Nicole works as a school psychologist with children ages 3-16 years old. Within the school environment, Nicole has worked with children with many kinds of challenges that arise in the school environment. Nicole has worked with children who are struggle with learning, have conflicts with their peers, are disruptive in class, have difficulty making and maintaining friendships, are anxious to try activities, want to avoid school and/or schoolwork, have experienced bullying, and have been involved in bullying.
Nicole understands first hand that children spend a significant amount of their time at school and that challenges occurring at school can have important impacts on their self-esteem, confidence, and future aspirations. Nicole is passionate about helping children and youth navigate these challenges so they can lead fulfilling lives aligned with their personal goals.
Anxiety Disorder Treatment
Anxiety is the most common childhood mental health disorder. Nicole has experience in helping children and youths who are struggling with generalized anxiety, social anxiety, panic disorders , test anxiety and performance anxiety. Anxiety can be debilitating often causing children to endure significant distress when engaging in important activities, or even cause them to avoid any activities all together. Fortunately, children with anxiety usually respond well to therapy and they often leave feeling more empowered and confident to face their stressors.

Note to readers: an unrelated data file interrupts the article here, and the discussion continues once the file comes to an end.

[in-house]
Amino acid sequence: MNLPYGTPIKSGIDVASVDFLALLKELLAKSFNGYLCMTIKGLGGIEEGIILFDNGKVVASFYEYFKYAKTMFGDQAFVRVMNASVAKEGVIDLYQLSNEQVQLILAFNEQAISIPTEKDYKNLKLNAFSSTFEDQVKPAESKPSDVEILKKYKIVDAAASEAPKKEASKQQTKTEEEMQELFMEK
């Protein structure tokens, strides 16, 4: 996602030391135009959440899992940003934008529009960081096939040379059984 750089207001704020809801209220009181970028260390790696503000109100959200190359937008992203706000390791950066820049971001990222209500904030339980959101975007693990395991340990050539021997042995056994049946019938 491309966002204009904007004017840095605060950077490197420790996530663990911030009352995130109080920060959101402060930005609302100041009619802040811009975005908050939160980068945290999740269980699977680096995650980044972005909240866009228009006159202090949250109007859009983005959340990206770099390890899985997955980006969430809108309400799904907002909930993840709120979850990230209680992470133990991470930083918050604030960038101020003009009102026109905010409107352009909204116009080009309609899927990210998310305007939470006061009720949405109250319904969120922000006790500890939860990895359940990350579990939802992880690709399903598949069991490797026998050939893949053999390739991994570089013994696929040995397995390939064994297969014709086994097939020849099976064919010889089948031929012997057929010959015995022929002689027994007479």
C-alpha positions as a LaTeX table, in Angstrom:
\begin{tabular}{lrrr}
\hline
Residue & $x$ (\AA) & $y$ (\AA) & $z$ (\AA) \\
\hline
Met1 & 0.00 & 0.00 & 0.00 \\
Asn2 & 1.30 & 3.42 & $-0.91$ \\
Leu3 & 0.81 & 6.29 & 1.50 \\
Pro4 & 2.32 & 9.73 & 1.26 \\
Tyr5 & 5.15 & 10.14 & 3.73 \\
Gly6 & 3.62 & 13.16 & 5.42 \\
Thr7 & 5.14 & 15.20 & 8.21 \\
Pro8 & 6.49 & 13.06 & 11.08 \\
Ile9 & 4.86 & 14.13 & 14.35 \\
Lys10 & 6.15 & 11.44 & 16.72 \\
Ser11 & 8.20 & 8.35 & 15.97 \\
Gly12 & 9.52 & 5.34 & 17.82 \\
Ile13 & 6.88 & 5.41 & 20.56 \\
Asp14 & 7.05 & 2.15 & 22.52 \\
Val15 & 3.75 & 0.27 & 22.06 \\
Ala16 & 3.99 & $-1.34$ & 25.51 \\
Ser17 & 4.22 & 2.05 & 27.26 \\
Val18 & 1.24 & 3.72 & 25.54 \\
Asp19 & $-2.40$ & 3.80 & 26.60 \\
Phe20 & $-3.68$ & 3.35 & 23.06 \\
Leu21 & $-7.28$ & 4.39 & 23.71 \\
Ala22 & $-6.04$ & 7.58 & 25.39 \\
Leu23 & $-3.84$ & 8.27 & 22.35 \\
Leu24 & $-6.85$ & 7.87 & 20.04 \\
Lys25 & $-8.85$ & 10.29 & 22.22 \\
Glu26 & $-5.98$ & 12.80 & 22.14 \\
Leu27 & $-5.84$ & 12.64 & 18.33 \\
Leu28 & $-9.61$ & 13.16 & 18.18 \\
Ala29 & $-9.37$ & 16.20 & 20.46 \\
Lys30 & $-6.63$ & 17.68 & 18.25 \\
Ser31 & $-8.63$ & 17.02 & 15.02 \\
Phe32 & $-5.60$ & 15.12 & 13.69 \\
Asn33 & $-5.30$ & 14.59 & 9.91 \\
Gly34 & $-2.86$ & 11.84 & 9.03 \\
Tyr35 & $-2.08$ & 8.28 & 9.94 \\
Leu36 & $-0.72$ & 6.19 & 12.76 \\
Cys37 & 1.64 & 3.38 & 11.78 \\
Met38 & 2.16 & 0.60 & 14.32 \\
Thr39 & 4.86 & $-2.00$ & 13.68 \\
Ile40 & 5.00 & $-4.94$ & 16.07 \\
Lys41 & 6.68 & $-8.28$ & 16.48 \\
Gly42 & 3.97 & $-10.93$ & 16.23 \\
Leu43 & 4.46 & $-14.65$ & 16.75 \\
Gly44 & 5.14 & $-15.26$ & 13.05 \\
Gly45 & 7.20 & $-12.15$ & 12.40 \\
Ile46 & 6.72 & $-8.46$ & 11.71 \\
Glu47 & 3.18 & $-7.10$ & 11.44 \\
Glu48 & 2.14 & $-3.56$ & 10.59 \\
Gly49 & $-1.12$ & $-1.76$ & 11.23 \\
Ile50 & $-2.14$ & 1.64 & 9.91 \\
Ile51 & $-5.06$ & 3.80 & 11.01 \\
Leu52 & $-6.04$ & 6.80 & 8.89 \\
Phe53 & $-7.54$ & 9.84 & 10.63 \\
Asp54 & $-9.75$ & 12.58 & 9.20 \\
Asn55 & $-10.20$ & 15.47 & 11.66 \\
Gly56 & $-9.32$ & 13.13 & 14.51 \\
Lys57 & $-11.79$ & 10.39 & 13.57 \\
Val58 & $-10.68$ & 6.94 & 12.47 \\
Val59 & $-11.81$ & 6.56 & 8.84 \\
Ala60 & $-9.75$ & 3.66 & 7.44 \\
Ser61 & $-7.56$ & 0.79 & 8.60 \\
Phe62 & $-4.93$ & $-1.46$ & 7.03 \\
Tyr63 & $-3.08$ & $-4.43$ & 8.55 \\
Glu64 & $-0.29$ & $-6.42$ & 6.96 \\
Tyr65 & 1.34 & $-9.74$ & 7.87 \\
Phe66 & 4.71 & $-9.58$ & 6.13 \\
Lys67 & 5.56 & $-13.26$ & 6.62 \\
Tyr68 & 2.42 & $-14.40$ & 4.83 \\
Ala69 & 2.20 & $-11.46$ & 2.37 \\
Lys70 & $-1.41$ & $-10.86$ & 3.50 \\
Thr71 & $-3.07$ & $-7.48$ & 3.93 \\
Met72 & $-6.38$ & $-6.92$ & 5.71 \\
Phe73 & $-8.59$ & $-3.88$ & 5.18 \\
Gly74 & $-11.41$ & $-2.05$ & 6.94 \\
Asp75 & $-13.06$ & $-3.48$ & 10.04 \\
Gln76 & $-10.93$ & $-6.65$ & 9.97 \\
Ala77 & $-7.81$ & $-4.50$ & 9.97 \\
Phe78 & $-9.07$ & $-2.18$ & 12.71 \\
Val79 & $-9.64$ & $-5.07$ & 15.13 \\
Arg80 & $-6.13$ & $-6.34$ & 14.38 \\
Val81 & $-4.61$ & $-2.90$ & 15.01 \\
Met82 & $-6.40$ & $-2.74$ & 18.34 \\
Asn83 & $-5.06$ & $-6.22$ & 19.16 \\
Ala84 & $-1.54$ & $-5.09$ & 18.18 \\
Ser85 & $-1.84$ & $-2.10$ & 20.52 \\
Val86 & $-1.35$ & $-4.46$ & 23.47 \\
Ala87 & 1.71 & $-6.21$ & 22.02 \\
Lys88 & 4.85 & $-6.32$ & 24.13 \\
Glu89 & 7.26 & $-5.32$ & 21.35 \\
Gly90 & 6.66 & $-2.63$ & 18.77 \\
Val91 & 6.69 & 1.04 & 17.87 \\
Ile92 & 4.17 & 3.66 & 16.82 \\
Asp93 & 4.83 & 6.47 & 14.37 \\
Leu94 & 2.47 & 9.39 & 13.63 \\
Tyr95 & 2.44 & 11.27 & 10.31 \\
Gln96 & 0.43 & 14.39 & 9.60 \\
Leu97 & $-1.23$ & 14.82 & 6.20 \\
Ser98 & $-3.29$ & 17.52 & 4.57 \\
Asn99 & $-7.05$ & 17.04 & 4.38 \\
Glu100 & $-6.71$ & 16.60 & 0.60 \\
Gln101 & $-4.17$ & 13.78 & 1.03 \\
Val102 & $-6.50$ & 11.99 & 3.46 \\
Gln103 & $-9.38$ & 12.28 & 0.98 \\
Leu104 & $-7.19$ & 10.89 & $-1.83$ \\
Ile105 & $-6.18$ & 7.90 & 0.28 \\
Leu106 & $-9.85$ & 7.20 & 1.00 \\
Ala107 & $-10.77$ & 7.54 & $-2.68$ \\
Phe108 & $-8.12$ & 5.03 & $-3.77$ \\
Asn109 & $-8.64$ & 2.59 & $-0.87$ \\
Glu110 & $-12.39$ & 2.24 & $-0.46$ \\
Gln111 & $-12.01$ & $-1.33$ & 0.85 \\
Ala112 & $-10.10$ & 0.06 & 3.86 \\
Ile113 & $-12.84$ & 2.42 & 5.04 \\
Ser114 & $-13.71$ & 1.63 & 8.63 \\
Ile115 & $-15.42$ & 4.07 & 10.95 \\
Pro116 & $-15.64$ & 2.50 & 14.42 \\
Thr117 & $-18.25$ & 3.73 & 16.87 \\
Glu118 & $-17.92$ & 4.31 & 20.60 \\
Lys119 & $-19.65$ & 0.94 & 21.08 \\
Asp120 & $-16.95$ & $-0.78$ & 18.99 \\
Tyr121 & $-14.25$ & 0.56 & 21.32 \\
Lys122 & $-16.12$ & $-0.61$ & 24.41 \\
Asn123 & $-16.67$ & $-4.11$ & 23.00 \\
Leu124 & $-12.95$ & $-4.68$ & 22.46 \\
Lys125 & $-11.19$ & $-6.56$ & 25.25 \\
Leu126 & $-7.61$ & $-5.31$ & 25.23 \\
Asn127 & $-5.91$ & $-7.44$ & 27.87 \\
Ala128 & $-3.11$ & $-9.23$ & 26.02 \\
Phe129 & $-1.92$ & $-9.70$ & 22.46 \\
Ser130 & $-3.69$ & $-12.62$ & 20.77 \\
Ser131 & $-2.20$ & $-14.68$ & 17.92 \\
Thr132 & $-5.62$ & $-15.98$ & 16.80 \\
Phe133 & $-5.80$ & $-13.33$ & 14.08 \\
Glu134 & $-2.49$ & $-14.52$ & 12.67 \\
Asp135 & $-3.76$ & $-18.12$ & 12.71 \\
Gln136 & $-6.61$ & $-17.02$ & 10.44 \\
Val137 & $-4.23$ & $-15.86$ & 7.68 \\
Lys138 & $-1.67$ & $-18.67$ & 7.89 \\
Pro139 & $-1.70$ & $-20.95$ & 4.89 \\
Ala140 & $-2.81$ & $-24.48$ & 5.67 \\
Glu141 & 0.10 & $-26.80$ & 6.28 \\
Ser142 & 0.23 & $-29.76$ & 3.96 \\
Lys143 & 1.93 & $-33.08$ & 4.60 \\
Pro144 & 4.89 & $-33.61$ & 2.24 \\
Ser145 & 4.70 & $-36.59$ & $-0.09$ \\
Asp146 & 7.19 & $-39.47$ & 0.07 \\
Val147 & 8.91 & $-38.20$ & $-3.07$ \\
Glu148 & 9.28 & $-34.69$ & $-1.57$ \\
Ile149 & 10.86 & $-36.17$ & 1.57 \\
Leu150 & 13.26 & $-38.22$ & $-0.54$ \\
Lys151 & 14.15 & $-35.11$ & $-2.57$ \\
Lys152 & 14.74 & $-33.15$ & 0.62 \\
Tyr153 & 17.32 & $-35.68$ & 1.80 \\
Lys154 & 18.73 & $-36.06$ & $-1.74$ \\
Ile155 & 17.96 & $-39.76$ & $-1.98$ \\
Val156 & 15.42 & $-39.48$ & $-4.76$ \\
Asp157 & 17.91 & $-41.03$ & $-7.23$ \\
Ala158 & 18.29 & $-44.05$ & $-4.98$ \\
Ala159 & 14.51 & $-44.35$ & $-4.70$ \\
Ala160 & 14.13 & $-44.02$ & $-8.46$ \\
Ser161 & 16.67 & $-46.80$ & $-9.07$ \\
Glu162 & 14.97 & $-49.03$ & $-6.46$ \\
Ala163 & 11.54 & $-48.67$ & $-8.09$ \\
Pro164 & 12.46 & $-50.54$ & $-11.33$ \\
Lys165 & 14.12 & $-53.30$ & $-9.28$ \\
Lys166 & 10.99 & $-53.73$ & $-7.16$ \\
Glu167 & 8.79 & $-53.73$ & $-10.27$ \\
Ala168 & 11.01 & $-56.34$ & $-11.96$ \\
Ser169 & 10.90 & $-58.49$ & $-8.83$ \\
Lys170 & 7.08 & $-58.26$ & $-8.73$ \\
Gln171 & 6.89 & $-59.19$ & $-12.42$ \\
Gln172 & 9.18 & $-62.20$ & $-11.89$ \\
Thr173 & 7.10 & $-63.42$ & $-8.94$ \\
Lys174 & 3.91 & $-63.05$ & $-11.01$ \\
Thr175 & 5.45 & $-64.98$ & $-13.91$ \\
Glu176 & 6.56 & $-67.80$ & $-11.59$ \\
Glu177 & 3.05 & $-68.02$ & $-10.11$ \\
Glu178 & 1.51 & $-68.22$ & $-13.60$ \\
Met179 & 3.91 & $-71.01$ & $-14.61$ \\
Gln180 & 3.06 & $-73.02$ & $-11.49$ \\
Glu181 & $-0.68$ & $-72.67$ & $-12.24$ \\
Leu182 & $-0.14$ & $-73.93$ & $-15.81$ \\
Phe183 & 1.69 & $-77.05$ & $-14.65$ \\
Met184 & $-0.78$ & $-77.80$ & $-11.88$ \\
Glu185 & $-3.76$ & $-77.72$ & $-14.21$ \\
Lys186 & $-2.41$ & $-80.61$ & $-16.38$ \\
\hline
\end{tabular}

Depression in Children & Teens
In Nicole’s experience, depression in children and youth is often one of the most difficult areas of concern for parents to sift through. This is because it often presents as irritability in young children and in teenagers. Parents are often left wondering if their child is depressed or if they have reached the stage of life where it is common for them to sleep longer, withdraw from their parents, and spend more time either with their friends or alone.
Depression is often related with changes in sleep habits, eating habits, and less enjoyment from activities once enjoyed. With therapy, parents and children report they have tools to help them in many areas of life important for health and well-being.
Trauma in Children & Teens
Nicole has experience working with children who have suffered from abandonment, on-going emotional and/or physical abuse, sudden unexpected traumatic events, have been placed in foster care, have parents suffering from addictions, have parents who are incarcerated, and families who have multi-generational trauma.